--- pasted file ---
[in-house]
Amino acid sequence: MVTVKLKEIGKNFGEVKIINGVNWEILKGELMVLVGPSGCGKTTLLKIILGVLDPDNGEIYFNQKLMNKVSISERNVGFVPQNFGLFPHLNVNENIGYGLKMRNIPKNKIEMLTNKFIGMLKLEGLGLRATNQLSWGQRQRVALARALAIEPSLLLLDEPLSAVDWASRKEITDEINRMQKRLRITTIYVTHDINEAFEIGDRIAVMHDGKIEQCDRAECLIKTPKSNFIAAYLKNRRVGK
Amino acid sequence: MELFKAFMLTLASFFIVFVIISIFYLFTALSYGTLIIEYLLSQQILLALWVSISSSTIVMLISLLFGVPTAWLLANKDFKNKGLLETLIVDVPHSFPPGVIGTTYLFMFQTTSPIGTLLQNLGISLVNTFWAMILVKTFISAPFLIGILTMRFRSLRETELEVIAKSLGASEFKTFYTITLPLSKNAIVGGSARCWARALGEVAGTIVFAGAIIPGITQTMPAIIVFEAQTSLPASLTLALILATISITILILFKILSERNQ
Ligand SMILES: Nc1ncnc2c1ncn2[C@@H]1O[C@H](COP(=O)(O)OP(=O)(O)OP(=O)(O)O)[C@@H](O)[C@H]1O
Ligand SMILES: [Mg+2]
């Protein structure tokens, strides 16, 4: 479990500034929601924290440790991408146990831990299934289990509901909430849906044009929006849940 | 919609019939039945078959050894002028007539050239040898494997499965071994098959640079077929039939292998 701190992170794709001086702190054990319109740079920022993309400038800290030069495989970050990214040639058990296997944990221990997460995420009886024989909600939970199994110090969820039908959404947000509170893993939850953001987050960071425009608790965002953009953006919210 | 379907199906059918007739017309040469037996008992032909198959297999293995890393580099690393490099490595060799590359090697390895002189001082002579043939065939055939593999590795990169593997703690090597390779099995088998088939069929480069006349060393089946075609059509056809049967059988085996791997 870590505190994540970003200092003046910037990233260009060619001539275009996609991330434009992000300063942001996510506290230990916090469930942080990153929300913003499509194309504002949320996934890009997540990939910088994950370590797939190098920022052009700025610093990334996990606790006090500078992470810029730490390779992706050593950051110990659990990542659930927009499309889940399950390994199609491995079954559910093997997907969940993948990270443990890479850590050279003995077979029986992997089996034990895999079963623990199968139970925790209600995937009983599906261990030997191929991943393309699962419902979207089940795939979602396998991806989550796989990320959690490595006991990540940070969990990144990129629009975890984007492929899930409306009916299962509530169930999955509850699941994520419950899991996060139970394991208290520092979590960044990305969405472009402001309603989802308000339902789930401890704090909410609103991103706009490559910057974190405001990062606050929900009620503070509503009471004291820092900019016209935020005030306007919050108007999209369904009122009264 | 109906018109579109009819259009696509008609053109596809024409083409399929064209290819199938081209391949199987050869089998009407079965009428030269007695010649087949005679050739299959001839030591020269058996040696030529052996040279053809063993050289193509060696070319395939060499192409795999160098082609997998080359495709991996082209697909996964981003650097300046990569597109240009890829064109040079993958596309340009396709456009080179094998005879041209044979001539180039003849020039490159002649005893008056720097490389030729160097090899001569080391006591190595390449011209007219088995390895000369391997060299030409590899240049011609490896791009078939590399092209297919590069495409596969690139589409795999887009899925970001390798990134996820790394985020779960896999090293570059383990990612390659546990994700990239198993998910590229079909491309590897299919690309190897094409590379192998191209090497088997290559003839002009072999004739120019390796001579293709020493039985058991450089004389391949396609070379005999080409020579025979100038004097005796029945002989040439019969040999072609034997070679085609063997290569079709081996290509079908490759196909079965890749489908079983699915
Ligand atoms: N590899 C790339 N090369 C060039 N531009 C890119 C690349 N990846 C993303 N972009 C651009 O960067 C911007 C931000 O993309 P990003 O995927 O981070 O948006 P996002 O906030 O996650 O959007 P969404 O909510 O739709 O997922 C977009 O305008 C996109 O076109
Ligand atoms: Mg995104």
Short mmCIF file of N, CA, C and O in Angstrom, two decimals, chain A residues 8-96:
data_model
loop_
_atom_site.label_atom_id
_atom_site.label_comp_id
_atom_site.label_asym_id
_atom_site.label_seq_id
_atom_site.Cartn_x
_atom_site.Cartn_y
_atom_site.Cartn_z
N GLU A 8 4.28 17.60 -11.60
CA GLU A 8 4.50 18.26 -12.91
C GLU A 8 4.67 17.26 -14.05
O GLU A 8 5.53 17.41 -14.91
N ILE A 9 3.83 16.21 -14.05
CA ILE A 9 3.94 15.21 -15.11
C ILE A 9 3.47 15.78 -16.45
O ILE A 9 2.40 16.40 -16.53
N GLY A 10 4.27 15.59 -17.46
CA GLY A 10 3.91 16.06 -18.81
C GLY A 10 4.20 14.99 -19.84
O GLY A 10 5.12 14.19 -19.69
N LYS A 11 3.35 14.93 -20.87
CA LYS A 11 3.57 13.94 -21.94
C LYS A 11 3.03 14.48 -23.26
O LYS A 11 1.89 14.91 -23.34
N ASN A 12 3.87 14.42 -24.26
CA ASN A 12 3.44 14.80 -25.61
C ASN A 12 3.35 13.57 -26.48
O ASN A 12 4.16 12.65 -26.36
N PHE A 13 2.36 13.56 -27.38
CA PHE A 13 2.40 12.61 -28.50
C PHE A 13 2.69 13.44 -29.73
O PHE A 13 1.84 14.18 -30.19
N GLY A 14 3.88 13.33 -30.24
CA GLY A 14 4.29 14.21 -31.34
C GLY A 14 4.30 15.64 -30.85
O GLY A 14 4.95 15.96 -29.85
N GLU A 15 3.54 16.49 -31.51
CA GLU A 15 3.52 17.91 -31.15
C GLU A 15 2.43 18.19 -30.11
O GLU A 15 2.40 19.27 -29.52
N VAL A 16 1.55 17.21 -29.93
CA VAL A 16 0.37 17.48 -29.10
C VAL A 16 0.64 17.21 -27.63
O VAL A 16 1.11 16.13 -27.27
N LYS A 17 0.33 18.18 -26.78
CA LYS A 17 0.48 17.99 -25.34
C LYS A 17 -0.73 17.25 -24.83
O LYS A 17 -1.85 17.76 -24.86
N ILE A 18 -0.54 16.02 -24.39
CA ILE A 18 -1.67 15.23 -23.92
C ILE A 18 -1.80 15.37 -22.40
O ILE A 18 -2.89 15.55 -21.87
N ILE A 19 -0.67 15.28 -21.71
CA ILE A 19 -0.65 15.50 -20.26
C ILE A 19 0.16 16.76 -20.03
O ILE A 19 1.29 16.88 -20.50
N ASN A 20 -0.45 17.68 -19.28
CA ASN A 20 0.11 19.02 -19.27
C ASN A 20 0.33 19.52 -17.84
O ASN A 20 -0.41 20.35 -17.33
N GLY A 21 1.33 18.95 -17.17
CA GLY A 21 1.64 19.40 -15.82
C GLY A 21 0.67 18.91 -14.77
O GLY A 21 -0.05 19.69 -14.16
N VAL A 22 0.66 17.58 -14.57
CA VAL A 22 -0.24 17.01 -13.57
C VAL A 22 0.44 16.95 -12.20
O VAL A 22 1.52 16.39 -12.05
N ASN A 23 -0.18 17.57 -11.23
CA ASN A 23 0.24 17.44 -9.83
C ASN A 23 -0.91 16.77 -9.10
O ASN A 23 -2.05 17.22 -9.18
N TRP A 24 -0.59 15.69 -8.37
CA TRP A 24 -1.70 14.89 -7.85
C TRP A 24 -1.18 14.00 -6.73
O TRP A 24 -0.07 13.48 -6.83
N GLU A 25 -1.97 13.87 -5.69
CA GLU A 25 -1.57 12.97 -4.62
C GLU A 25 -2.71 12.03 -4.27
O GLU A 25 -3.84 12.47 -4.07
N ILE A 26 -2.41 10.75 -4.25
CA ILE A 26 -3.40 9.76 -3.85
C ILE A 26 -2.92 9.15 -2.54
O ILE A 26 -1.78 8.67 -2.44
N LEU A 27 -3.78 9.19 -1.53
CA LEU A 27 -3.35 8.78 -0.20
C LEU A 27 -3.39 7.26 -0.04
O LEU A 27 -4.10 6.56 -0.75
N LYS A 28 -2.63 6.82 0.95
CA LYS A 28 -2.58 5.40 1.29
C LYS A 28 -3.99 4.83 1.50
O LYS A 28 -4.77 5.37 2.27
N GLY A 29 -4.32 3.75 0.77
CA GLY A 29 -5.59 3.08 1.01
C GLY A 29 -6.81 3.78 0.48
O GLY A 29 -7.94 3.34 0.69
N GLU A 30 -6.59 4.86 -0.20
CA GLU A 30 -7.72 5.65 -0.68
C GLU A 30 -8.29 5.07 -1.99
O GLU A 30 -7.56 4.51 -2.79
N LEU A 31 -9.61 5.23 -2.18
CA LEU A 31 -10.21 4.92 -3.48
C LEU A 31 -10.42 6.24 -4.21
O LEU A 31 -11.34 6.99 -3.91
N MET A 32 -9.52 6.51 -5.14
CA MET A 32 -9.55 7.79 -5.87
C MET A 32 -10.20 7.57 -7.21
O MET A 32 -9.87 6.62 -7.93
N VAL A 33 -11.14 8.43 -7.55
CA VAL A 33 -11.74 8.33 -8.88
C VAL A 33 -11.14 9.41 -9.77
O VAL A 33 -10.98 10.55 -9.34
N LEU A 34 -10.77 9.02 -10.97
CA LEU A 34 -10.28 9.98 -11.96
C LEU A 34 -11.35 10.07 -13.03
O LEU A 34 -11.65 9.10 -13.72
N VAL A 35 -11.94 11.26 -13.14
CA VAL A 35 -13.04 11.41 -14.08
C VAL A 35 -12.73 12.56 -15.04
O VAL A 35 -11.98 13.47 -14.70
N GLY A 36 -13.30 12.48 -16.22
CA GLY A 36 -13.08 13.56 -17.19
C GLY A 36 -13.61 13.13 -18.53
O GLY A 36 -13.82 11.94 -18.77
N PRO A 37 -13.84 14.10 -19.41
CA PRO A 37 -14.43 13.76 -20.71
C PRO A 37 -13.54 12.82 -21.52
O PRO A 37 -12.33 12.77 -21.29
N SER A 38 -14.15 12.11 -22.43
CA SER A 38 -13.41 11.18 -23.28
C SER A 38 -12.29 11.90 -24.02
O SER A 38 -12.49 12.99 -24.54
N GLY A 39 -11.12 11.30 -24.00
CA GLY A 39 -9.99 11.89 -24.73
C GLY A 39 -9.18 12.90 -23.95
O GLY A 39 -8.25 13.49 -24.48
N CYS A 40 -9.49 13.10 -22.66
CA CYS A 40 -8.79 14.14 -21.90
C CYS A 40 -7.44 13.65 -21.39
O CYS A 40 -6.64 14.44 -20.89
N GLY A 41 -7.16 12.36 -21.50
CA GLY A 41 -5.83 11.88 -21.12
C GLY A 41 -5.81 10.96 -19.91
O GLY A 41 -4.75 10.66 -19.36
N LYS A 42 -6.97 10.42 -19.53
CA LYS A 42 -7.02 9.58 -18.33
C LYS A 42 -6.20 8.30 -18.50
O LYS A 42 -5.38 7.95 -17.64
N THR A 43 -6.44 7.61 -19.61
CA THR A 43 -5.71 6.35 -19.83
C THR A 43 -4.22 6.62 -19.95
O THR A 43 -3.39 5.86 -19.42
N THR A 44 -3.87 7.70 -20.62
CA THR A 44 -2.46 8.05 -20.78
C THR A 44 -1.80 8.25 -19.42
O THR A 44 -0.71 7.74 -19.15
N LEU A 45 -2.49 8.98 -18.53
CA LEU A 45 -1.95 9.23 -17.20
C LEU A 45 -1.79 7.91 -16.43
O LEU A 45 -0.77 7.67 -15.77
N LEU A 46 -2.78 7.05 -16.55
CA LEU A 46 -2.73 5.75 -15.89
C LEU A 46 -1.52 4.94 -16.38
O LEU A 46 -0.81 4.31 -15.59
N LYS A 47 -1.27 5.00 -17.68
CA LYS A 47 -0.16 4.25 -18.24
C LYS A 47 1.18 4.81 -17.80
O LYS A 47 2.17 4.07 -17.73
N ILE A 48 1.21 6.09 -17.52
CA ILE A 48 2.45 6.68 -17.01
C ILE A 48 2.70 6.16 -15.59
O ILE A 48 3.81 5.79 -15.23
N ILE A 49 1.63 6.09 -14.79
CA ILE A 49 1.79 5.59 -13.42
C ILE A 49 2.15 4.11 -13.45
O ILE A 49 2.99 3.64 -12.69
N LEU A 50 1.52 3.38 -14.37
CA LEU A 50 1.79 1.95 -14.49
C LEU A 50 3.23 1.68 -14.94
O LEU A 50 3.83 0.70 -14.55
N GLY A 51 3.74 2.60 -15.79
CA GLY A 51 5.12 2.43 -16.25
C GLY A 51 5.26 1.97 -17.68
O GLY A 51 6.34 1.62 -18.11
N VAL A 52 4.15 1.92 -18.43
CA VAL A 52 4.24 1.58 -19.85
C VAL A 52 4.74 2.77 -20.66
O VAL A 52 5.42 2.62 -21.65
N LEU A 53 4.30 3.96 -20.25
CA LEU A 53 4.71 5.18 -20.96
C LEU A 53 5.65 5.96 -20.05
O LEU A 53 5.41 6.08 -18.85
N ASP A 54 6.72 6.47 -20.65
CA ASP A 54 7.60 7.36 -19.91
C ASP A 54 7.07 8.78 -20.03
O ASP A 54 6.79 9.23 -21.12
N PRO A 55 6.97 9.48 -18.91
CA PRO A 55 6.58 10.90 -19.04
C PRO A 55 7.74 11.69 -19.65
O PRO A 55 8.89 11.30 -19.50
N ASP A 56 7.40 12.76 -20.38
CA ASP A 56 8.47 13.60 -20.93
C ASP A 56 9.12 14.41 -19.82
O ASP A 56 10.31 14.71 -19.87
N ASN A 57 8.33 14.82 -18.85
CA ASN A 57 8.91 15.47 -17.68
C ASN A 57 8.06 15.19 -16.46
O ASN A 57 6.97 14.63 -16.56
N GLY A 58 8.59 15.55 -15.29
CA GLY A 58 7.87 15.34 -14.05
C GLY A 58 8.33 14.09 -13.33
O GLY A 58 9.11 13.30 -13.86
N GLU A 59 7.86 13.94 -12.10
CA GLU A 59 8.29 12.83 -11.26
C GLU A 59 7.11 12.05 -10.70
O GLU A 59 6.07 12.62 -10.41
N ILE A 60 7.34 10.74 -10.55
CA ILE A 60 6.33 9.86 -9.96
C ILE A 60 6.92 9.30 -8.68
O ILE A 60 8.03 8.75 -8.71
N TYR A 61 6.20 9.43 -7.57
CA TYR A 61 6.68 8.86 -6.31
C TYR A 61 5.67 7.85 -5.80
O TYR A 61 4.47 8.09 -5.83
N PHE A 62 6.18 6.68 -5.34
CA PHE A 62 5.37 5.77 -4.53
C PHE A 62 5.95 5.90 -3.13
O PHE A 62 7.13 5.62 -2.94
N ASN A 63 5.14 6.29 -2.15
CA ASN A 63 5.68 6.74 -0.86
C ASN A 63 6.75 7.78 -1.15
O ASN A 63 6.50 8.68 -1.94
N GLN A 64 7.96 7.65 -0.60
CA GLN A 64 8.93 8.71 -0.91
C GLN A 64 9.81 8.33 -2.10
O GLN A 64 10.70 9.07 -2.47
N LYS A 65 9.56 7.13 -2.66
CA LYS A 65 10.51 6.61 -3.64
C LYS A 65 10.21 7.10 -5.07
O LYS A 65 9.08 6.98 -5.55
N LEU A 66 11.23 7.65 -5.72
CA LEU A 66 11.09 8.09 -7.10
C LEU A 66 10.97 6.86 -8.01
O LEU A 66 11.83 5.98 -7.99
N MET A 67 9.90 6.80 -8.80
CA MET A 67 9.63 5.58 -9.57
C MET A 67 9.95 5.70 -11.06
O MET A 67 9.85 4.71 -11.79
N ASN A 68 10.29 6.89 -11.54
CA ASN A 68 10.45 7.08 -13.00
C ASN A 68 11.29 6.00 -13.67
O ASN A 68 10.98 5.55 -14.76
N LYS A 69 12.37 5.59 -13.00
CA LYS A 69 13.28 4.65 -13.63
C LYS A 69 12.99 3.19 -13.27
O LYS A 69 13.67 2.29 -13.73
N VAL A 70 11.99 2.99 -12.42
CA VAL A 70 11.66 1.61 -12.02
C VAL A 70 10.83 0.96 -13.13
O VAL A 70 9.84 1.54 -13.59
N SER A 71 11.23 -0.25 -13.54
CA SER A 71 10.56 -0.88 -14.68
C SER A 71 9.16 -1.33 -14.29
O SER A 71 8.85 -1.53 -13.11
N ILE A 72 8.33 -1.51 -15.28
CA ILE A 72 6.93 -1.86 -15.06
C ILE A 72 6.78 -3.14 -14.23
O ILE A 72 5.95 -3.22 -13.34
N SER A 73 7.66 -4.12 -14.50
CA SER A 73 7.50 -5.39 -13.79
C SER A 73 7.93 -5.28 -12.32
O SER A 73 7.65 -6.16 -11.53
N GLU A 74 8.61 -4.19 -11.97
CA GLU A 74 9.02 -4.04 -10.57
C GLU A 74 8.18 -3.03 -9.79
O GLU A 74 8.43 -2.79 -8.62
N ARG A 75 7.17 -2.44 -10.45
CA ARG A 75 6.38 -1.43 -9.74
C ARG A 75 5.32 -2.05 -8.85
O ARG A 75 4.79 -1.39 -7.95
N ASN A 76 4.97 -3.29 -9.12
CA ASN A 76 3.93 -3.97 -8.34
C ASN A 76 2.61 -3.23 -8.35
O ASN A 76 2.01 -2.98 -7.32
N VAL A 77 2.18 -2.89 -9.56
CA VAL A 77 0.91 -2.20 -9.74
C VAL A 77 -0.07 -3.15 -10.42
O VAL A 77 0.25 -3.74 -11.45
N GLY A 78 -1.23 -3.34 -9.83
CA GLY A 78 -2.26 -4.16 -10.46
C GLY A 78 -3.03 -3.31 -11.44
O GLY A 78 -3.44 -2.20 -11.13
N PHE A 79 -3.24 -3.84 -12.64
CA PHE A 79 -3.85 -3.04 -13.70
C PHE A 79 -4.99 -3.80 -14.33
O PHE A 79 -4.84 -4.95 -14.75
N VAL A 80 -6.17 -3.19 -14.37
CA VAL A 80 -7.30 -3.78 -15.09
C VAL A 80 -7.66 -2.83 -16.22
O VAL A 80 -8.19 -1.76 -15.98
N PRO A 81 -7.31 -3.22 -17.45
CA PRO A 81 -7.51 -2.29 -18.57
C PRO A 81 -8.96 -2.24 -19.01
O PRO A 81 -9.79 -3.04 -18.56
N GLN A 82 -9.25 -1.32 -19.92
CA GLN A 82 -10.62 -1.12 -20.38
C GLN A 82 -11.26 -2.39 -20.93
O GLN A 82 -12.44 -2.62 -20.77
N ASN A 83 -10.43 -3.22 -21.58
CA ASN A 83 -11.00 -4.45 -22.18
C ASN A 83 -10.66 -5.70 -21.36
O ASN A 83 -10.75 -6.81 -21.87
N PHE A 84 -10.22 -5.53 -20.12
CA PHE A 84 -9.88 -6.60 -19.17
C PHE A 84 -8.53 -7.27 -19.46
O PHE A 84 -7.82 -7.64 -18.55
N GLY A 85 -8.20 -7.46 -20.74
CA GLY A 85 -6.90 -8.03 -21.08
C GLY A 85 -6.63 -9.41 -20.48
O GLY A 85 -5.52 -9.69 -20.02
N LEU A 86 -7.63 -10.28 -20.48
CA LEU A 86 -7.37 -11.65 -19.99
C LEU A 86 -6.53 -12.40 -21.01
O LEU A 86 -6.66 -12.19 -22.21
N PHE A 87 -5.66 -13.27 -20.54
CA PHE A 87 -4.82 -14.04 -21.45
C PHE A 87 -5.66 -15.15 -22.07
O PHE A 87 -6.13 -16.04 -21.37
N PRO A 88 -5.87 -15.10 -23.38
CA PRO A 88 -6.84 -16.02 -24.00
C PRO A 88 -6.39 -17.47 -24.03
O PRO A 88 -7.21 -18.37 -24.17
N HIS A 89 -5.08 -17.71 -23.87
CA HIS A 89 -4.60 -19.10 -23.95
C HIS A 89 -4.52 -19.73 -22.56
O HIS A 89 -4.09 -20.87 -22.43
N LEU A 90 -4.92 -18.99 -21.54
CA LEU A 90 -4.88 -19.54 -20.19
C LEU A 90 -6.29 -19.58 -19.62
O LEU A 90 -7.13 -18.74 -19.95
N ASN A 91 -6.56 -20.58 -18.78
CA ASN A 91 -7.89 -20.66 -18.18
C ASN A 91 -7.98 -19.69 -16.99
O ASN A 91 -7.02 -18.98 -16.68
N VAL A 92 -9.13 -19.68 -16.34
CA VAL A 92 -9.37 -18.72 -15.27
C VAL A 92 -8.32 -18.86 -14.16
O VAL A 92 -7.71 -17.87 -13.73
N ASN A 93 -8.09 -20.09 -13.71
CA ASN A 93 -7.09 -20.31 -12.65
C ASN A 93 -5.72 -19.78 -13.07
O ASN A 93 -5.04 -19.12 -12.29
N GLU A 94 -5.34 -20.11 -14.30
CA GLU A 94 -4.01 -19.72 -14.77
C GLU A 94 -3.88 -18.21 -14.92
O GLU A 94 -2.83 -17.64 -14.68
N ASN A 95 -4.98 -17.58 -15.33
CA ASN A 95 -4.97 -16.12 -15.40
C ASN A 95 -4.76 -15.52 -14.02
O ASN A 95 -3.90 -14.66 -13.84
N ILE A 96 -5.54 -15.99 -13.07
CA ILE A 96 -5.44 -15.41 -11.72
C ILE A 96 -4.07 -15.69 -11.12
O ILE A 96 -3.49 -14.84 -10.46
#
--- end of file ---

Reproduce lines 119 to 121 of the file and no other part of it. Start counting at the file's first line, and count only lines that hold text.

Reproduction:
N VAL A 33 -11.14 8.43 -7.55
CA VAL A 33 -11.74 8.33 -8.88
C VAL A 33 -11.14 9.41 -9.77